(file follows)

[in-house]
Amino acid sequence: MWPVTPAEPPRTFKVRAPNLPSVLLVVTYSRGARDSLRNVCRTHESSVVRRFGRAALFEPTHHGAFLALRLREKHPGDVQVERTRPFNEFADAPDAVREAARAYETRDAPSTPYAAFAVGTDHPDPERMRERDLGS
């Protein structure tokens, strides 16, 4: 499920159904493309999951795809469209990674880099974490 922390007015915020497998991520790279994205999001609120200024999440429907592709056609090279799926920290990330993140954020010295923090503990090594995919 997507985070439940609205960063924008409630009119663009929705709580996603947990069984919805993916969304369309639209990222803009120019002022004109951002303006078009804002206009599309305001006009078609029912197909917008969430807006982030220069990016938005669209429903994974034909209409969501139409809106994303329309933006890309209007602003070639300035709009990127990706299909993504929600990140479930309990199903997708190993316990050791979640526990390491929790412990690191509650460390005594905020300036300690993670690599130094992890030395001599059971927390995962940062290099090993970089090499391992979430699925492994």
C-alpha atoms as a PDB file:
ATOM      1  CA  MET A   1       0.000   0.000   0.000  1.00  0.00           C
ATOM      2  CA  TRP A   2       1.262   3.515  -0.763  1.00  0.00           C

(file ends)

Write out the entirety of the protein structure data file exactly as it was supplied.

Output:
[in-house]
Amino acid sequence: MWPVTPAEPPRTFKVRAPNLPSVLLVVTYSRGARDSLRNVCRTHESSVVRRFGRAALFEPTHHGAFLALRLREKHPGDVQVERTRPFNEFADAPDAVREAARAYETRDAPSTPYAAFAVGTDHPDPERMRERDLGS
């Protein structure tokens, strides 16, 4: 499920159904493309999951795809469209990674880099974490 922390007015915020497998991520790279994205999001609120200024999440429907592709056609090279799926920290990330993140954020010295923090503990090594995919 997507985070439940609205960063924008409630009119663009929705709580996603947990069984919805993916969304369309639209990222803009120019002022004109951002303006078009804002206009599309305001006009078609029912197909917008969430807006982030220069990016938005669209429903994974034909209409969501139409809106994303329309933006890309209007602003070639300035709009990127990706299909993504929600990140479930309990199903997708190993316990050791979640526990390491929790412990690191509650460390005594905020300036300690993670690599130094992890030395001599059971927390995962940062290099090993970089090499391992979430699925492994």
C-alpha atoms as a PDB file:
ATOM      1  CA  MET A   1       0.000   0.000   0.000  1.00  0.00           C
ATOM      2  CA  TRP A   2       1.262   3.515  -0.763  1.00  0.00           C